Chasing Perfection

Taking a look at public relations practices that work

Social media in the world of PR April 14, 2007

Filed under: blogging,Business,PR,Public relations,Social media — Erika @ 3:37 pm

The use of blogs is becoming more and more popular in business. It’s easy to see why — blogs work.

Blogs are a great way to hear feedback from others in the industry as well as your company’s clients. Take a look at GM’s Fastlane blog. The blog focuses on the automotive industry. Some posts have generated over 100 comments. This proves that people are reading and that they care.

While I am just a newbie in the blogoshere, I can easily understand a blog’s usefulness in public relations. They can reach a targeted audience and give your company a personality. Blogs are easy to produce and quite addicting – for the readers and the writer. I catch myself checking wordpress daily just to see how many visitors I have had on my site.

A good PR person knows when a blog is useful and when it is not. While most of my friends can tell you exactly what a blog is and give you a list of who they are reading, my parents still don’t “get it”. A company wanting to reach an older audience my have better luck using traditional media. However, I wouldn’t give up on blog and the older generation just yet. I think they just need a little more time to jump into the blogosphere.


Teamwork in PR April 6, 2007

Filed under: PR,Public relations,Teams,Teamwork — Erika @ 8:17 pm

TeamworkWorking together with a group of different personalities is never easy. It can be difficult, tiring and down right annoying at times! But in the end, it is worth it. Work created by a team out performs work created by an individual nearly every time.

This semester I have had the opportunity to work with three other PR majors on a project for my final PR course at Kent State. So far, we have extensively researched our client, developed a PR plan and created communication elements to support our plan. This required several late nights at the library, about a hundreds e-mails and maybe two or three frantic phone calls. Now that we are working on the final stretch of the project, I feel like it is safe to say we have developed in to a fine working team.

Here are some lessons that I have learned:

Be flexible. Group meetings may not always be at the time you prefer, but if you are willing to give a little now your group members will respect you and return the favor. Listen to other’s ideas. They may be better than yours.

Use face-to-face communications. E-mail is easy, but can cause problems. Don’t assume that your group members will check and read every e-mail that you send. Remember that e-mail can be easily misunderstood. Many arguments have developed over e-mail that could have easily been stopped if group members were speaking face-to-face.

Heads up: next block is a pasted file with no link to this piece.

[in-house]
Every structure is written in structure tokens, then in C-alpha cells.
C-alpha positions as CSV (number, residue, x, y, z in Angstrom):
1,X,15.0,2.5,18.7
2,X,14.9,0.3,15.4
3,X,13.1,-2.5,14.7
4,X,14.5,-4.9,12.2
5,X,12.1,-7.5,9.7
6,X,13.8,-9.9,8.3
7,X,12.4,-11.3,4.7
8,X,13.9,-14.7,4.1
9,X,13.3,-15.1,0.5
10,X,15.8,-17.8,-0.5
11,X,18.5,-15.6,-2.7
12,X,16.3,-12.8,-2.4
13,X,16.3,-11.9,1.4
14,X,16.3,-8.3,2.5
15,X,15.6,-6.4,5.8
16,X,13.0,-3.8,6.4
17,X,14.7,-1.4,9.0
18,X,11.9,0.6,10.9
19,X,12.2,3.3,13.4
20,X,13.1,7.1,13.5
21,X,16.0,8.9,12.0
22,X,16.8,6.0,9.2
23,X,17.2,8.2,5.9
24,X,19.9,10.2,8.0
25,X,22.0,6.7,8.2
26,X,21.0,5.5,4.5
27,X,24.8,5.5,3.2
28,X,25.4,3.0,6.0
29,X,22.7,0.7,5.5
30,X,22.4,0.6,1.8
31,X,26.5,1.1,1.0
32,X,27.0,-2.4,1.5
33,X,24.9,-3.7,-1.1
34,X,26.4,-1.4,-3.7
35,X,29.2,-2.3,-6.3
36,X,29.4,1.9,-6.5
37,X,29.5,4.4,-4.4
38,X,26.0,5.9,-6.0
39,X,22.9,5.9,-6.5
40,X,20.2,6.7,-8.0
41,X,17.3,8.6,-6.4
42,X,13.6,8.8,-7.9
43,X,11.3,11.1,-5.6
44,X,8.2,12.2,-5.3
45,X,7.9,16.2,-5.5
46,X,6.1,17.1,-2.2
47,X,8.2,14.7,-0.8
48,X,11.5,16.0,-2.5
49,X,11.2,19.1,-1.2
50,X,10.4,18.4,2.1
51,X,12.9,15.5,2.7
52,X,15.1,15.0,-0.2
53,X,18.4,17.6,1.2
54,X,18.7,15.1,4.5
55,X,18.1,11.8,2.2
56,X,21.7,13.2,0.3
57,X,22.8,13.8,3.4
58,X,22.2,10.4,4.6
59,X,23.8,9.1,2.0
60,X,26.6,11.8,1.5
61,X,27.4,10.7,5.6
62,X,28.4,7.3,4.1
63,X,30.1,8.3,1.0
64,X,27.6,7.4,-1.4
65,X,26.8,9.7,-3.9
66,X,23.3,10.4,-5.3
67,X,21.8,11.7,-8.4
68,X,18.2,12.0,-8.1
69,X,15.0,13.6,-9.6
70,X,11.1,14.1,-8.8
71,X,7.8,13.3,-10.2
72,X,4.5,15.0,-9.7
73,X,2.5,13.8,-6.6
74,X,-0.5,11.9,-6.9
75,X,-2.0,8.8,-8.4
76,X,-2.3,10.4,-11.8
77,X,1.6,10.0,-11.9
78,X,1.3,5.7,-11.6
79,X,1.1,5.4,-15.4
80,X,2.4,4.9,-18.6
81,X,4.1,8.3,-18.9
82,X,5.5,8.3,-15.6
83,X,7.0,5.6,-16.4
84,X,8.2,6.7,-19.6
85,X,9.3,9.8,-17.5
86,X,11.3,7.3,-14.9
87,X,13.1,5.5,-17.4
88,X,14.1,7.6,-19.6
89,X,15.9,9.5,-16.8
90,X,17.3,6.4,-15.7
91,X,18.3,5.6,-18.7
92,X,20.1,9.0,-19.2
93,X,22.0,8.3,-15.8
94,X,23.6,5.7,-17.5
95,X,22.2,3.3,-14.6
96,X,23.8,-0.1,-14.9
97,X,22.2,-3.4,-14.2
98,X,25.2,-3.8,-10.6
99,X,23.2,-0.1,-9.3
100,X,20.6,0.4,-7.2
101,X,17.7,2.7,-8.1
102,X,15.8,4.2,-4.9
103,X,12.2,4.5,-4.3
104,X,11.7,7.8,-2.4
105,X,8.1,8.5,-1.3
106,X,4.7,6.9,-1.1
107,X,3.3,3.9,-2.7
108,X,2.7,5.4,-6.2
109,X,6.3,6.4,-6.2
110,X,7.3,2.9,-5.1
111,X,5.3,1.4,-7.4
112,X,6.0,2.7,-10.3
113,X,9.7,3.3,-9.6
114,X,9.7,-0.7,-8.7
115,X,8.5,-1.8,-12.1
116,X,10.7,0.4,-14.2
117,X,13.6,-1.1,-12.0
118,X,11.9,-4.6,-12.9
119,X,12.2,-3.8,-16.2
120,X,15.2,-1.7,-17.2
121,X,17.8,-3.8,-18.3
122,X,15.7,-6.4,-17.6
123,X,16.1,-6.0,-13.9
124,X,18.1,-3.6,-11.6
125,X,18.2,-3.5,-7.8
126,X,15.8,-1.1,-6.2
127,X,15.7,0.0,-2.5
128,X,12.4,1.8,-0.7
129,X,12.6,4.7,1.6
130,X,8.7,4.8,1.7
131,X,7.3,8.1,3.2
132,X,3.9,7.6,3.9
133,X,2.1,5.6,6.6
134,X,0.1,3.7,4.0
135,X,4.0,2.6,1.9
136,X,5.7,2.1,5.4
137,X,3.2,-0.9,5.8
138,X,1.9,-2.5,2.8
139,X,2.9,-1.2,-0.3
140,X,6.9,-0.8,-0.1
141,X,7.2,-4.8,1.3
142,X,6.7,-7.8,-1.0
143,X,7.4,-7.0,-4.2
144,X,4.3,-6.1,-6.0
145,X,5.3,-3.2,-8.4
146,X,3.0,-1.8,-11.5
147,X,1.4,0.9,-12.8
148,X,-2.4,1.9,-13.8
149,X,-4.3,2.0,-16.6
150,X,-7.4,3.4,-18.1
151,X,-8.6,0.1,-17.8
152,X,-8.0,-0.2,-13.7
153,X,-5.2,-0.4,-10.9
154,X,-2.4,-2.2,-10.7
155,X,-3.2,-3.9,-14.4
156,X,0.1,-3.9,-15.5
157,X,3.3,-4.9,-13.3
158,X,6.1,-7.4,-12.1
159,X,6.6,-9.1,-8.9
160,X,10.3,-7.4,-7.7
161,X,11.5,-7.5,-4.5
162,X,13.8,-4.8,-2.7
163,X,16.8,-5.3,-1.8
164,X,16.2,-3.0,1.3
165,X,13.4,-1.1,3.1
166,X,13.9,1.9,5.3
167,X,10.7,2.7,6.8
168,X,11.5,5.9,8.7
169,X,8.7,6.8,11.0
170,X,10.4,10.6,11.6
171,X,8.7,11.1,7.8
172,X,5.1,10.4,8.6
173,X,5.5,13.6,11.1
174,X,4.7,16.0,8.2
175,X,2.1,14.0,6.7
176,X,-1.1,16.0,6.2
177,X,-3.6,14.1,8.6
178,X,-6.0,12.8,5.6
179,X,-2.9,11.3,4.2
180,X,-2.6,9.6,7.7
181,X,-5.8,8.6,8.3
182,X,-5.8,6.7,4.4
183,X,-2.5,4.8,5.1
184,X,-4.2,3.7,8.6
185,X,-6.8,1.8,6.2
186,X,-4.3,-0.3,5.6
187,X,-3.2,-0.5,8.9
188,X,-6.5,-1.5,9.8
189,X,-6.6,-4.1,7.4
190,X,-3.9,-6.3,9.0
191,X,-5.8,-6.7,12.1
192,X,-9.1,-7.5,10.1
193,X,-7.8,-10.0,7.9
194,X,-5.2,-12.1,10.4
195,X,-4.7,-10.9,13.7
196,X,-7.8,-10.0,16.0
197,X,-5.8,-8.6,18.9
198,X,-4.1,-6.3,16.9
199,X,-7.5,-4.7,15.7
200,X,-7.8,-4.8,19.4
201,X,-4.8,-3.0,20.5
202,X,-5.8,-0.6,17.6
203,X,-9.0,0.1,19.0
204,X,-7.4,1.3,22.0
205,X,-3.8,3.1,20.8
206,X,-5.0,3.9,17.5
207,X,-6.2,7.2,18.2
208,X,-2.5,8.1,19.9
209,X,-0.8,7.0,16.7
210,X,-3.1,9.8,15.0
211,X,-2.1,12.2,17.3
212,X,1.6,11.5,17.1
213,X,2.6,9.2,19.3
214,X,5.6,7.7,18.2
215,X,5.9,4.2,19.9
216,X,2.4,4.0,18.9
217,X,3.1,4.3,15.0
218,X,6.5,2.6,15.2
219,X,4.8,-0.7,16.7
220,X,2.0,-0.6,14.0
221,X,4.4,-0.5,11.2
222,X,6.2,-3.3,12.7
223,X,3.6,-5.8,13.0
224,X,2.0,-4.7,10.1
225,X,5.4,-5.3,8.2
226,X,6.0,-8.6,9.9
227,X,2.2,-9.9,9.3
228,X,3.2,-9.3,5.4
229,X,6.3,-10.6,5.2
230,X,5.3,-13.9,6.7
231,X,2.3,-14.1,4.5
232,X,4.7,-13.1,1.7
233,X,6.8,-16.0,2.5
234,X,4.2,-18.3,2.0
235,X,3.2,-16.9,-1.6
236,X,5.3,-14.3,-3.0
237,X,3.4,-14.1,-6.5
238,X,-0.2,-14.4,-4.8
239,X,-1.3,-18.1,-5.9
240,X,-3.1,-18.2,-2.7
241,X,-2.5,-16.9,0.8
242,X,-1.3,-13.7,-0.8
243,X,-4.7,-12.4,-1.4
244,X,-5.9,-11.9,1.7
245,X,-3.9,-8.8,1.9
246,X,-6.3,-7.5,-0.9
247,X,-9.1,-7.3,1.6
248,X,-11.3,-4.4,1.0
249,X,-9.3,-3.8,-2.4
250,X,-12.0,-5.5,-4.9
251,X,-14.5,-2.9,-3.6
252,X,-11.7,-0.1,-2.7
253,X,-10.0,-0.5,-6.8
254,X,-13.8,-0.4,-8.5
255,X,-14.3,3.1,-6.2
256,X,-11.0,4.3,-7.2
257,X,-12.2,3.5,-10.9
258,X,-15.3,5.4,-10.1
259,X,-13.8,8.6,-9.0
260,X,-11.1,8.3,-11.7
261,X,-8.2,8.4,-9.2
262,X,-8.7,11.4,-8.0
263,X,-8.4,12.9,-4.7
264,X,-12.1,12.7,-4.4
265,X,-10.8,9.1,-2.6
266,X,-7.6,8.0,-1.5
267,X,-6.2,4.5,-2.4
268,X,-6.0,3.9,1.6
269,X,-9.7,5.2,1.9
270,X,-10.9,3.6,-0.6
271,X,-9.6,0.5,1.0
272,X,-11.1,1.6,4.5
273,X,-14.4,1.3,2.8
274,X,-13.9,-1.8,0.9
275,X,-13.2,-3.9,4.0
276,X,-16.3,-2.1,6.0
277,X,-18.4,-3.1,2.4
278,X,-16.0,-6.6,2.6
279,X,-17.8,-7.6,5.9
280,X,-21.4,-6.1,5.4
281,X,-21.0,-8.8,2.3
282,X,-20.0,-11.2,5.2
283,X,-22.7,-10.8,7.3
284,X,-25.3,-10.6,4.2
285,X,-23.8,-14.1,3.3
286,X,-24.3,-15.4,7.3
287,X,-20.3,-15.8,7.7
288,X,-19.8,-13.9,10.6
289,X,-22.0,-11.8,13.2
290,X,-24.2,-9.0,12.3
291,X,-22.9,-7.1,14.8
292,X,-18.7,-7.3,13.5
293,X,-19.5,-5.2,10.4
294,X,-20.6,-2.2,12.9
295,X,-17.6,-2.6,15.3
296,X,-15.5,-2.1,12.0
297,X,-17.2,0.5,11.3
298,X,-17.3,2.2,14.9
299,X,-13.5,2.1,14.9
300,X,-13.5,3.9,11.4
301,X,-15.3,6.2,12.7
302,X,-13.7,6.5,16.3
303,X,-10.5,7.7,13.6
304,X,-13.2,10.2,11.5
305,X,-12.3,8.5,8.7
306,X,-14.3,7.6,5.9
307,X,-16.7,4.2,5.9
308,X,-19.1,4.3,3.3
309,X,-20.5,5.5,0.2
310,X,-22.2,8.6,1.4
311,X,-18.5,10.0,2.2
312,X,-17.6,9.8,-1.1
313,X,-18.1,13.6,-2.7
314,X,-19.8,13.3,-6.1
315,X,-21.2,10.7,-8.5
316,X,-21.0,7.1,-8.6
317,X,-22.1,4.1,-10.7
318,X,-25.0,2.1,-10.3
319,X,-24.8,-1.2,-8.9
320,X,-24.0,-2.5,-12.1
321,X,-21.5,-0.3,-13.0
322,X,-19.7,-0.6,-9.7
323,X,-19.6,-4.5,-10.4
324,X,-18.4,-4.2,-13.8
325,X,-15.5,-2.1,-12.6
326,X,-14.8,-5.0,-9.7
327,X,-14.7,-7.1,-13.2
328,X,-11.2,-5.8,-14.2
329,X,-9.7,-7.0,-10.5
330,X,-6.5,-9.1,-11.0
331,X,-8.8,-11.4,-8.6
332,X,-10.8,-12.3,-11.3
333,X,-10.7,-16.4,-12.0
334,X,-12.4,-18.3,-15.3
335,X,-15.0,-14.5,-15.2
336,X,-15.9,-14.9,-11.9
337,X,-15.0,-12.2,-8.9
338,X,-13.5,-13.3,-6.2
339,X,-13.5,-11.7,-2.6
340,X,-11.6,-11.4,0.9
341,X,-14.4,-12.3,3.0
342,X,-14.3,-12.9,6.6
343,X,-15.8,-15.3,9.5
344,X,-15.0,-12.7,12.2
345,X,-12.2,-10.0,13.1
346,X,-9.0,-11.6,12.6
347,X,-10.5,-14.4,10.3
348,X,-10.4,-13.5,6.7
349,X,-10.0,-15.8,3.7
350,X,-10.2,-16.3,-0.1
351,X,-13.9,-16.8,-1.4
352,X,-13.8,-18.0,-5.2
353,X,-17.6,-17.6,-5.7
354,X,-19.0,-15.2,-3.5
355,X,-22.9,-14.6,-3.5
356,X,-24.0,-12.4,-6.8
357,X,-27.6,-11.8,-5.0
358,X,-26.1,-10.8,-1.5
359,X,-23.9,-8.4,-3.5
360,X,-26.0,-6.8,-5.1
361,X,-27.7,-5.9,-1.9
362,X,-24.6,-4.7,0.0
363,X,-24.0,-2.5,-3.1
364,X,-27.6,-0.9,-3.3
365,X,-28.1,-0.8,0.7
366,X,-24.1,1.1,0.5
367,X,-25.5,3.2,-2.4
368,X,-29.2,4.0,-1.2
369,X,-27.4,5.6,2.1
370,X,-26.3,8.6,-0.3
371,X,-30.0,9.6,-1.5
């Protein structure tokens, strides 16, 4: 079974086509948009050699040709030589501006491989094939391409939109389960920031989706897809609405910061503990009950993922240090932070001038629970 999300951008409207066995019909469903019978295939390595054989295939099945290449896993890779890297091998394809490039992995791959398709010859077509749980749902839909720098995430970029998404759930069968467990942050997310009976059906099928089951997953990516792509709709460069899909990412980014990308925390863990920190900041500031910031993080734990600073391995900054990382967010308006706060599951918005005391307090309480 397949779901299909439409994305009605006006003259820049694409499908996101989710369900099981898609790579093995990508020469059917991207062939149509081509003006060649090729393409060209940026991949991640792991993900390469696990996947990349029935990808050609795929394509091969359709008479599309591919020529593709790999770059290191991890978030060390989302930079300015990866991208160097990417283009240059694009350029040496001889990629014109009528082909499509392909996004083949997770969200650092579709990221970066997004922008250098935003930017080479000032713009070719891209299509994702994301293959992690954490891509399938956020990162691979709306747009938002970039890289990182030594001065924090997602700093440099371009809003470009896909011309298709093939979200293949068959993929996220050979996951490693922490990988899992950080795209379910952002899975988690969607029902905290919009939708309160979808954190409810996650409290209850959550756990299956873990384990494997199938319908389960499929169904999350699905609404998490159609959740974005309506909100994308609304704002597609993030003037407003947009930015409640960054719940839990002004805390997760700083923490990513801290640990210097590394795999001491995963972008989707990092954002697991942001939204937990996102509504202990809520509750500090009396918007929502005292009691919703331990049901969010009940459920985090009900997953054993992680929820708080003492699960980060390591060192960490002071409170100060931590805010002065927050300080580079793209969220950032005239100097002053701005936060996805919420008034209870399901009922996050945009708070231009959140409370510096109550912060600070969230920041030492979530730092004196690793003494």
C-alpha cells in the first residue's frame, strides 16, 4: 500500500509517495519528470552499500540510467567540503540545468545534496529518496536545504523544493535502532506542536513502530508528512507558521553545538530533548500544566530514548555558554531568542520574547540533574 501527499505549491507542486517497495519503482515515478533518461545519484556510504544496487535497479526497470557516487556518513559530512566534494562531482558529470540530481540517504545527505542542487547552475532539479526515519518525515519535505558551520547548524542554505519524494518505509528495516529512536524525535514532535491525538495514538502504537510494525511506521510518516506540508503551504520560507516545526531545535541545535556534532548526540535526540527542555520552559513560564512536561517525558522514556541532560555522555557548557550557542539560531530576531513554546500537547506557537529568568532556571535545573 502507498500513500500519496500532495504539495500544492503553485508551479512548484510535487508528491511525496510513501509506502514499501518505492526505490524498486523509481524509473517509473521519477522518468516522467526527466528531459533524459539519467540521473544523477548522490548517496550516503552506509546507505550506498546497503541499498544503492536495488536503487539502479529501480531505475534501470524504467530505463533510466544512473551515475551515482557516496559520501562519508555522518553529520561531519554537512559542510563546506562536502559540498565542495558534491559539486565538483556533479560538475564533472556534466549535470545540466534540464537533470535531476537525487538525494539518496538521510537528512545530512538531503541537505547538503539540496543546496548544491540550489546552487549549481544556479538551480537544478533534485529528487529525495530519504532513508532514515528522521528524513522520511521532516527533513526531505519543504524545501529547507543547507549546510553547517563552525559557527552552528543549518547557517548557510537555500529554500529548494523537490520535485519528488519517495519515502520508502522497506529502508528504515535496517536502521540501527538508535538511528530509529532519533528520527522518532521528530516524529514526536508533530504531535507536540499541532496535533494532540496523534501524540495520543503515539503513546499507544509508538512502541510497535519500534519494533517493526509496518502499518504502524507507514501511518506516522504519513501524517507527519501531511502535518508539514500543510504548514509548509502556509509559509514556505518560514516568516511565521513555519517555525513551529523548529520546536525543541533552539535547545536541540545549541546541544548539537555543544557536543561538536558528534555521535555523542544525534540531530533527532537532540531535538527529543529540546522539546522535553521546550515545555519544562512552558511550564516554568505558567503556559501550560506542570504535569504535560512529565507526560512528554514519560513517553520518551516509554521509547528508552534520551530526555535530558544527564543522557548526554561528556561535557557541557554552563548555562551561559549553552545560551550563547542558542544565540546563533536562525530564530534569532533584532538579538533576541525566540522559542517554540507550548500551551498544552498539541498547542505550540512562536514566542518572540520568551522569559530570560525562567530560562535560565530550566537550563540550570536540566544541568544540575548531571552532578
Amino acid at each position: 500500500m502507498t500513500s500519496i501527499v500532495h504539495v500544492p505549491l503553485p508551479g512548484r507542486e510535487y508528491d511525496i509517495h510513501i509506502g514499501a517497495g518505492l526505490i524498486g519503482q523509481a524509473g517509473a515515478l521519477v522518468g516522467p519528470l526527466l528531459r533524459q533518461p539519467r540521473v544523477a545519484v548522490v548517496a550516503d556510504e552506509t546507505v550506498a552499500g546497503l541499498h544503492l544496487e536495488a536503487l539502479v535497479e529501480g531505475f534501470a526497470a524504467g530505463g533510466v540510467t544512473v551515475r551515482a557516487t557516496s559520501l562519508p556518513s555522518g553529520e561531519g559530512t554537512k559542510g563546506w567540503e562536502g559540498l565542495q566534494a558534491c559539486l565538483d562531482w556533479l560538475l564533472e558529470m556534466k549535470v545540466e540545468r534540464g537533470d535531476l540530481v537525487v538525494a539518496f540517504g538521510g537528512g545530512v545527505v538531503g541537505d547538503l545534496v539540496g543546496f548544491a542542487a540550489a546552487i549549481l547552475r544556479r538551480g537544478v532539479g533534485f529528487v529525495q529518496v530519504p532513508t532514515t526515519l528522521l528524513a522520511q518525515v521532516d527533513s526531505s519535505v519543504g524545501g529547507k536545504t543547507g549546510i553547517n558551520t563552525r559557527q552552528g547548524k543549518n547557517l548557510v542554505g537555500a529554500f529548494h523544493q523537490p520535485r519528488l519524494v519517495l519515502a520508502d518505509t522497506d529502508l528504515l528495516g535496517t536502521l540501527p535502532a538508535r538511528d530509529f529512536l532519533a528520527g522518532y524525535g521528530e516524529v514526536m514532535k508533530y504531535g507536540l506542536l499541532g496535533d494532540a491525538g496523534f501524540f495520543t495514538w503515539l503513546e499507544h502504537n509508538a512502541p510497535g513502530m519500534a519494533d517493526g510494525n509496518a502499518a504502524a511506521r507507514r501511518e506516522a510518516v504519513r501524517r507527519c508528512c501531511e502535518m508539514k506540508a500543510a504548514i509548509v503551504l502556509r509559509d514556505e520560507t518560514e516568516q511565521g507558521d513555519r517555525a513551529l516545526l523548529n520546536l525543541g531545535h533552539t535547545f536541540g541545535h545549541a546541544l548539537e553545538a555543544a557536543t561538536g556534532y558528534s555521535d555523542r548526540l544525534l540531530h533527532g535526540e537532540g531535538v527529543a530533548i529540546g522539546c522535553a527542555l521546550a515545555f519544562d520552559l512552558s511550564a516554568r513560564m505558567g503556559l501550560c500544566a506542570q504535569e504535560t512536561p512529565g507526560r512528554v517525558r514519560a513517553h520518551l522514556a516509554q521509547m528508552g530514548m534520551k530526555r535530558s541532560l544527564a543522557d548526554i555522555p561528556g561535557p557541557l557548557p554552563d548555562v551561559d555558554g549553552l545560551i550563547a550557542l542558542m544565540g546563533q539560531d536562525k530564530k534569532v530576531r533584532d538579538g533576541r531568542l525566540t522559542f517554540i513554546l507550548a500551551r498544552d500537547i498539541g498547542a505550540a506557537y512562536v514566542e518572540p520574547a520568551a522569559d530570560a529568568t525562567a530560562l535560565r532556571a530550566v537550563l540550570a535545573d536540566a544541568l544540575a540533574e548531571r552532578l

Be honest. If you don’t like the way something is, speak up! There is a way to tactfully disagree with a group member without hurting their feelings.

Do your part. No one likes a slacker. When you are a part of a group, you are there for the long haul. Finish your assignments. Help generate ideas. Offer to take on responsibility.

Agree to disagree. Members of a group rarely agree on everything. There will be a time when you disagree with your team members. And that is OK. If the team is willing to accept that not everyone thinks alike and is prepared for disagreements, your team can move smoothly past points of tension.

While these tips may sound simple, there are harder to put into practice than you may think. I encourage you to work with a team to see what lessons you will learn.


The smell of success March 21, 2007

old sneakersOnly at a company like Odor-Eaters does success smell like an old sneaker.

Odor-Eaters, a company specializing in products to curb unpleasant smells, launched a rotten sneaker contest. Contestants from around the country competed to prove to judges that they had the smelliest, most foul sneakers.

I don’t know about you, but I’m sure glad I wasn’t the judge.

Katharine Tuck, a 13-year-old from Utah, took home the first place prize of $ 2,500 and a life supply of Odor-Eaters.

Luckily for the people at Odor-Eaters the rotten sneaker contest did more than just bring a foul smell to town. The event generated tons of media coverage. The Chicago Tribune,, and CBS Newsall printed stories about the contest. After all, the event had everything it needed to be a strategic media relations tactic: great visuals and uniqueness.

Events can be a great way for PR people to get their client or company’s name in the news. However, not all events work. Events must be fresh and fit the company. The press will not cover an event unless it will catch the attention of its readers – media relations 101.

I know event planning can be tough, especially when its goal is to generate media coverage. Keep searching for the right event, and you may be able to smell the sweet (or foul) smell of success.


Companies “go green” to bring in the green March 15, 2007

Filed under: go green,money,PR,Public relations — Erika @ 10:29 pm

I am an environmentalist.